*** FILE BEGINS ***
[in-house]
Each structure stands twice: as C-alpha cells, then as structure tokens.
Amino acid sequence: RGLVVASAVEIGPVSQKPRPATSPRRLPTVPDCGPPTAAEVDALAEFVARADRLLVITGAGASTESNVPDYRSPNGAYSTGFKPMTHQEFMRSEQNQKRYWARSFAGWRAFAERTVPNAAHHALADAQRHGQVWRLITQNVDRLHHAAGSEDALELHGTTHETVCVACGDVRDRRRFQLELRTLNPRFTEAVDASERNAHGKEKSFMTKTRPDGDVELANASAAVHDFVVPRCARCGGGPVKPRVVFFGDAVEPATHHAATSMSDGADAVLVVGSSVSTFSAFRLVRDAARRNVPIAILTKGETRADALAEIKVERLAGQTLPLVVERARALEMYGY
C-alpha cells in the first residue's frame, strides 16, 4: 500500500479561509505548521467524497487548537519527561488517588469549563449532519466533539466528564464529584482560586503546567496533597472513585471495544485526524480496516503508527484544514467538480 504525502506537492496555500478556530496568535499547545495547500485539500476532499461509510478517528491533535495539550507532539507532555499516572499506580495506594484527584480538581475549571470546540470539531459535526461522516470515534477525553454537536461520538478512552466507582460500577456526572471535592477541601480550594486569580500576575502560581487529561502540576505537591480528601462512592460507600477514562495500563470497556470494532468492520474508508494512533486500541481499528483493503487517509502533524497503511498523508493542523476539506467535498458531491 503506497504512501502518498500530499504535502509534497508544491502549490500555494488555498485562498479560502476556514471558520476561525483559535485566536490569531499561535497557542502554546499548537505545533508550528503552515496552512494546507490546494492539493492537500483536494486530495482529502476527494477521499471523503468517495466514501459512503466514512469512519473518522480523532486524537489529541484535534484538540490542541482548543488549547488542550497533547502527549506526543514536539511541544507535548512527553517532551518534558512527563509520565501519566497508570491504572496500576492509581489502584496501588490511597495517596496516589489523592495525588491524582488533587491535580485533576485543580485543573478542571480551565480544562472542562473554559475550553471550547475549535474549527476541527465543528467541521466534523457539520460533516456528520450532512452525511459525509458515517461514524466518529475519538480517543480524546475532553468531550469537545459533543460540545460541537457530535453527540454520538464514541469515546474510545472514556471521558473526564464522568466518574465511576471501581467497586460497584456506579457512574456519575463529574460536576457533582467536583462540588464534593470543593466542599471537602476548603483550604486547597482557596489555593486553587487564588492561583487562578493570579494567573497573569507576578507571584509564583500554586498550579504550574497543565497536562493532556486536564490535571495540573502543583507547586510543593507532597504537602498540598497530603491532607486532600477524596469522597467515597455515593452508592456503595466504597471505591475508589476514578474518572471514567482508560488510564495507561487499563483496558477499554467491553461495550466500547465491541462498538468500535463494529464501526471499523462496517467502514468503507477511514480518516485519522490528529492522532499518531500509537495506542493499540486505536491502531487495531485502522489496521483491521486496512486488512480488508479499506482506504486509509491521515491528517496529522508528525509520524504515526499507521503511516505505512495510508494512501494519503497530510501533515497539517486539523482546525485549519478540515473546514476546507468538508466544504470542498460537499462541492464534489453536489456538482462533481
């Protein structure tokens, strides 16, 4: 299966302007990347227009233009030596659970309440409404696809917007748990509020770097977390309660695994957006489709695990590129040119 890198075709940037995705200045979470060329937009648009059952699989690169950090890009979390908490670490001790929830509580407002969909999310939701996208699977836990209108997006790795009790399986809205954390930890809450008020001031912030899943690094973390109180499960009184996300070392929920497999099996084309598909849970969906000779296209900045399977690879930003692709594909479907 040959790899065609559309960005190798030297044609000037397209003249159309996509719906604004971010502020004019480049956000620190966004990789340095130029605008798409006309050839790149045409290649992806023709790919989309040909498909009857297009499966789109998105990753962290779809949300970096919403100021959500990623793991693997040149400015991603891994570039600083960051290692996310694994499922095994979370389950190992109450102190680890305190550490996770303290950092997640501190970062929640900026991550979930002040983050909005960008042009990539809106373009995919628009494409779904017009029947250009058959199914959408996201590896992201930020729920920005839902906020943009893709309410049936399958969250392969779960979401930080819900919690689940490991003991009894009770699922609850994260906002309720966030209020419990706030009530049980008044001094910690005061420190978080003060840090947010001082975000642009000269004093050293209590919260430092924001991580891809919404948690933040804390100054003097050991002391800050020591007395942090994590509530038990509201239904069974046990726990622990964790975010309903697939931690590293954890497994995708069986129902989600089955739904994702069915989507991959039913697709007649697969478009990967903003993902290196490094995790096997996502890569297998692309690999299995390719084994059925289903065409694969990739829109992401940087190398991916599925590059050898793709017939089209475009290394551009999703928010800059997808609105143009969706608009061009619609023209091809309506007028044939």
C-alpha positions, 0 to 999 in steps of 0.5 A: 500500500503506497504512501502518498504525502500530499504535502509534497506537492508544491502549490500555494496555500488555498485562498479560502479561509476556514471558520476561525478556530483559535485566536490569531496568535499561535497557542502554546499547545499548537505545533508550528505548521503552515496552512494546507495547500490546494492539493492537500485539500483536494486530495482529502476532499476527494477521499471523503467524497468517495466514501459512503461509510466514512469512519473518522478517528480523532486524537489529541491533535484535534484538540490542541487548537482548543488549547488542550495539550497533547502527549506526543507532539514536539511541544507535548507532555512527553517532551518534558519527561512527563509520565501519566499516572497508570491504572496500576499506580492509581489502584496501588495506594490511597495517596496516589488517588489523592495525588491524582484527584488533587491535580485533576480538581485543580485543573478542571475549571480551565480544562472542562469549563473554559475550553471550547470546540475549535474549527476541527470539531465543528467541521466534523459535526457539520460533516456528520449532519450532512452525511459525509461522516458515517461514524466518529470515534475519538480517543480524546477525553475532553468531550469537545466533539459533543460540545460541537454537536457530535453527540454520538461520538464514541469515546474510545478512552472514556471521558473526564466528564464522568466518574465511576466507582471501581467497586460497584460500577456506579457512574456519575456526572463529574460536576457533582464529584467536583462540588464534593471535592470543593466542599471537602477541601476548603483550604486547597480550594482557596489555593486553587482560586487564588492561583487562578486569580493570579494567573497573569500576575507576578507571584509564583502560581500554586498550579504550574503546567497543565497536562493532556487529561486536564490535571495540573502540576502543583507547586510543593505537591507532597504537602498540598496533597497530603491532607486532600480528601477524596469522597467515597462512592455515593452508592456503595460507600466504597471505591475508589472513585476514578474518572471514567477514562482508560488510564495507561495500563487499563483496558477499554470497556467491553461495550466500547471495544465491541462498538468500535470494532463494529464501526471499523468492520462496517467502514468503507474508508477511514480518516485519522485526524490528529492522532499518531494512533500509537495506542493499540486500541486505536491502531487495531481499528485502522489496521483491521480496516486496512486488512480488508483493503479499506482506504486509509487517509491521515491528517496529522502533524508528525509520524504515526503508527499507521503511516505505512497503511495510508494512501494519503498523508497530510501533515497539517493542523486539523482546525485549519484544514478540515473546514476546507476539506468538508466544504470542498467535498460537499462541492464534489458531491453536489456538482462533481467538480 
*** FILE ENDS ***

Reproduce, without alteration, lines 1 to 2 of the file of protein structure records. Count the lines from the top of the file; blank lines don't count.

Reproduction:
[in-house]
Each structure stands twice: as C-alpha cells, then as structure tokens.